Gray joined the university in 1961. He was appointed dean in 1969, and served in that position until 1975. During the previous three years, he was associate dean of the School of Letters, Arts and Sciences.

An authority on early instruments, such as the lute and krummhorn, Gray conducted the university’s Symphony Orchestra and Symphonic Band, and appeared as a clarinet recitalist. He also served as conductor-performer with La Camarata Musicale, an ancient music society, and as guest conductor of the Montana Music Festival, All-Southern California Honor Band, Desert Area Music Festival at Mojave and Alaska Music Festival.

He received his bachelor’s degree from University of Michigan and his master’s from the Eastman School of Music. He earned his doctorate in music from USC.

Gray is survived by his wife, Patricia, two daughters and a son. Donations in his honor may be made to Landon Founder’s Scholarship for strings at CSUF.

Carlene Nelson, information technology consultant, died Oct. 3 from cancer. The 24-year campus veteran was 67 years old. Nelson provided instructional computing consulting services in the Computer Centerís prototype computer lab in the basement of McCarthy Hall and later played key roles in the implementation of the campusís first e-mail system. Most recently, she was involved in the transition to the current Outlook/Exchange system, where she managed e-mail accounts. She is survived by her husband, Lorin, daughter, Kathy, son, Tim, and three grandchildren.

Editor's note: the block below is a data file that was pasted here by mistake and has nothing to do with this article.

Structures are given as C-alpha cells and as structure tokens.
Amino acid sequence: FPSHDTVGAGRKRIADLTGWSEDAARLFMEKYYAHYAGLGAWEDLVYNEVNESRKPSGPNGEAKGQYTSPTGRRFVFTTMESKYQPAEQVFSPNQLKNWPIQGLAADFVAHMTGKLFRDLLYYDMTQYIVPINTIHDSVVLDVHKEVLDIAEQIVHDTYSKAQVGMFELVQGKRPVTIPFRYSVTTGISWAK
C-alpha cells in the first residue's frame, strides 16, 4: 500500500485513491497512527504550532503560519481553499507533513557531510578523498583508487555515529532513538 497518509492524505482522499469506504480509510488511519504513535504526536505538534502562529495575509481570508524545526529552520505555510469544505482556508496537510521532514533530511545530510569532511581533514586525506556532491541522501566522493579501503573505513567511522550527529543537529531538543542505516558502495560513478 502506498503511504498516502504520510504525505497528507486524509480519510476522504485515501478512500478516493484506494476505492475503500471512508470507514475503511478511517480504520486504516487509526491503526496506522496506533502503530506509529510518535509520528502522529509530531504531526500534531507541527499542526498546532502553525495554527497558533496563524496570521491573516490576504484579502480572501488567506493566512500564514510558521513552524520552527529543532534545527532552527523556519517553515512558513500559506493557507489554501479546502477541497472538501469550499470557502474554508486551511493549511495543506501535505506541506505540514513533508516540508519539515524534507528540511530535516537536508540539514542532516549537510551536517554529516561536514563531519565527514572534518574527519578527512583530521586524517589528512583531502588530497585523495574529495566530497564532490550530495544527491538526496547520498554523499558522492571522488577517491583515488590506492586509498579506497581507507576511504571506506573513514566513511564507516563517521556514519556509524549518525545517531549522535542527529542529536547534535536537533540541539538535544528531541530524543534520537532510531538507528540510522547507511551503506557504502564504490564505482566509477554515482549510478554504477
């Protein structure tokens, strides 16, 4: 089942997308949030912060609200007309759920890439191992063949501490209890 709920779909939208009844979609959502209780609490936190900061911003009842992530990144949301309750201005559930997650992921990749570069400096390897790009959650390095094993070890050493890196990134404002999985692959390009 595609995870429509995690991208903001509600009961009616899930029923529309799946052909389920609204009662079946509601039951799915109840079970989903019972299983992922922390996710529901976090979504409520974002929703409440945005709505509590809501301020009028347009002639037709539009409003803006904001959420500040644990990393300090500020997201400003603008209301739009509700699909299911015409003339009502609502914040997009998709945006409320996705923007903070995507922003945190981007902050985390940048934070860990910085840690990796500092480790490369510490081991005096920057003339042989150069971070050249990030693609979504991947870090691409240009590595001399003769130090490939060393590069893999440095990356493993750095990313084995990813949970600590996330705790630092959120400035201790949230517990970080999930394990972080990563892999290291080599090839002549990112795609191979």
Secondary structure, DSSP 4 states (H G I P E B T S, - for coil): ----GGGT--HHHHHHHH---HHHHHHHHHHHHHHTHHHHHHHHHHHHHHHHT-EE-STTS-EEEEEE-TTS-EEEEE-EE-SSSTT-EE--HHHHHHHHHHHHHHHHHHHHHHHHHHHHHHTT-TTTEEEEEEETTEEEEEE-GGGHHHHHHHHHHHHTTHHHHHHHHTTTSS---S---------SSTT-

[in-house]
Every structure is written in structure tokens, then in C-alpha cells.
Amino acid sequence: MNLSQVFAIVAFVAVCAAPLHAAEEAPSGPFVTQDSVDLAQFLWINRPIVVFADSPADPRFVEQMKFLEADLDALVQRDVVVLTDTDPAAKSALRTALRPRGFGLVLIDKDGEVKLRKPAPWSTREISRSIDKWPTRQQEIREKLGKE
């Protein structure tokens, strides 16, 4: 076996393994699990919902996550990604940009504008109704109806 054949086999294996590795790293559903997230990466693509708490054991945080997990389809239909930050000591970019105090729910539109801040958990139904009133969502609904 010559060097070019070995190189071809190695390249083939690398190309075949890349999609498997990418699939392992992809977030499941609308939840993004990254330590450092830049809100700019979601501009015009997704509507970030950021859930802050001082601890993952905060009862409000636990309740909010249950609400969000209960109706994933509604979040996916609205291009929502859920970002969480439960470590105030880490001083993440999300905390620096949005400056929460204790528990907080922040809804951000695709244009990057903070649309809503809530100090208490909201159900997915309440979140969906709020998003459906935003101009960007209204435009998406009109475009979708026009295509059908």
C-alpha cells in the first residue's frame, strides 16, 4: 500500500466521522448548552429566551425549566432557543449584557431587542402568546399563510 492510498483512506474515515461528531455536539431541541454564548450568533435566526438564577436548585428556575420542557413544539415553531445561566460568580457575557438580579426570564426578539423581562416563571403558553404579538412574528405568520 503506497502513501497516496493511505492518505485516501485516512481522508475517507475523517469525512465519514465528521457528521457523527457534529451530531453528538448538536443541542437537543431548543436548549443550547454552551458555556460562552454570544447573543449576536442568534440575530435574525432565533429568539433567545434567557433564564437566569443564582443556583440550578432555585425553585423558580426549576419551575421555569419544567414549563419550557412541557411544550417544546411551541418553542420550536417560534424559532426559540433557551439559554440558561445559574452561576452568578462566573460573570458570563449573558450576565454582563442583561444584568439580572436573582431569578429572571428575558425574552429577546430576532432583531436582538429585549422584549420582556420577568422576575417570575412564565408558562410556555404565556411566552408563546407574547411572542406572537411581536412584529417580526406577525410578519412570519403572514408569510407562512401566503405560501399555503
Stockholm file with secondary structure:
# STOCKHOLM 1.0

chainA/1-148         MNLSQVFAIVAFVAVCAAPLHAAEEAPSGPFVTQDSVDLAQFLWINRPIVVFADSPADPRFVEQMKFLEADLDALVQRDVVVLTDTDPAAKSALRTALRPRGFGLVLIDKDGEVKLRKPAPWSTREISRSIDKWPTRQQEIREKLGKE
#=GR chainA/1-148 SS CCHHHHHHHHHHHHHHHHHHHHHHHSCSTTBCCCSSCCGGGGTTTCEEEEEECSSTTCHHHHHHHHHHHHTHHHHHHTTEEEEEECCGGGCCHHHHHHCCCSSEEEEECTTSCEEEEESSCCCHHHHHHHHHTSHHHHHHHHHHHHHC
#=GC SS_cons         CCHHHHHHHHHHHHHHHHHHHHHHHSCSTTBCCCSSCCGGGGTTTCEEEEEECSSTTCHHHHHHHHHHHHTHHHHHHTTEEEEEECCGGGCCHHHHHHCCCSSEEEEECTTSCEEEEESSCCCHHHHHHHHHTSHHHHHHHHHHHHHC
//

A scholarship for sociology students has been established in Nelsonís honor. Contributions may be made to the Dr. Carlene Nelson Scholarship Fund, Acct. #33041, CSUF Philanthropic Foundation, 2600 E. Nutwood, Ste. 850, Fullerton, CA 92831.

Fran Cummings, former Titan women's volleyball coach, died May 31, 2005 of breast cancer. She was 51. Cummings coached at Cal State Fullerton from 1980 to 1988, then became a coach at Saddleback College before becoming an administrator and director of athletics at Santiago Community College. She is survived by her husband, Rod, and sons Michael and Eric.

Stephanie Ortiz, emeritus assistant director of the Educational Opportunity Program, died May 11, 2005. Ortiz joined the camput in 1972 and served for 19 years. During her tenure, Ortiz held several positions in EOP, including academic coordinator, assistant dean and coordinator of Student Academic Services when EOP was consolidated with educational equity programs.